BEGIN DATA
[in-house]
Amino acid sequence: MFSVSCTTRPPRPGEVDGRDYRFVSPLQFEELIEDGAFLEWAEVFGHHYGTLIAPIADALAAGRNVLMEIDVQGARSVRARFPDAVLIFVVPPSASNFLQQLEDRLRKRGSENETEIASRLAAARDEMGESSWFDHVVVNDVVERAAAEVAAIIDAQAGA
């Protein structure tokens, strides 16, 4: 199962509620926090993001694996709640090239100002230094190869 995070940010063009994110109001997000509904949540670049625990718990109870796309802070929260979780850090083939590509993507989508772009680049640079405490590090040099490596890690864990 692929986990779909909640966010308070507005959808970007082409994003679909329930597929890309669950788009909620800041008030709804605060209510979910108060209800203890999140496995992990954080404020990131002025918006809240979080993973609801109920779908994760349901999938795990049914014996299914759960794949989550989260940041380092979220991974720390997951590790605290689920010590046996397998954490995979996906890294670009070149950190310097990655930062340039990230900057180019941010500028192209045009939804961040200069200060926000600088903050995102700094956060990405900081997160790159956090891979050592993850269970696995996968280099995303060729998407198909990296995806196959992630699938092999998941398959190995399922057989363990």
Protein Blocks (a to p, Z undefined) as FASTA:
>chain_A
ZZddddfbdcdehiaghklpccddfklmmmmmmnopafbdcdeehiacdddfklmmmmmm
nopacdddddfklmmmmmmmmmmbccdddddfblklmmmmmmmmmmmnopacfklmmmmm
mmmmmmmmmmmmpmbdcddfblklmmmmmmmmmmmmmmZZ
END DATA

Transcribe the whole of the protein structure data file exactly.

[in-house]
Amino acid sequence: MFSVSCTTRPPRPGEVDGRDYRFVSPLQFEELIEDGAFLEWAEVFGHHYGTLIAPIADALAAGRNVLMEIDVQGARSVRARFPDAVLIFVVPPSASNFLQQLEDRLRKRGSENETEIASRLAAARDEMGESSWFDHVVVNDVVERAAAEVAAIIDAQAGA
């Protein structure tokens, strides 16, 4: 199962509620926090993001694996709640090239100002230094190869 995070940010063009994110109001997000509904949540670049625990718990109870796309802070929260979780850090083939590509993507989508772009680049640079405490590090040099490596890690864990 692929986990779909909640966010308070507005959808970007082409994003679909329930597929890309669950788009909620800041008030709804605060209510979910108060209800203890999140496995992990954080404020990131002025918006809240979080993973609801109920779908994760349901999938795990049914014996299914759960794949989550989260940041380092979220991974720390997951590790605290689920010590046996397998954490995979996906890294670009070149950190310097990655930062340039990230900057180019941010500028192209045009939804961040200069200060926000600088903050995102700094956060990405900081997160790159956090891979050592993850269970696995996968280099995303060729998407198909990296995806196959992630699938092999998941398959190995399922057989363990």
Protein Blocks (a to p, Z undefined) as FASTA:
>chain_A
ZZddddfbdcdehiaghklpccddfklmmmmmmnopafbdcdeehiacdddfklmmmmmm
nopacdddddfklmmmmmmmmmmbccdddddfblklmmmmmmmmmmmnopacfklmmmmm
mmmmmmmmmmmmpmbdcddfblklmmmmmmmmmmmmmmZZ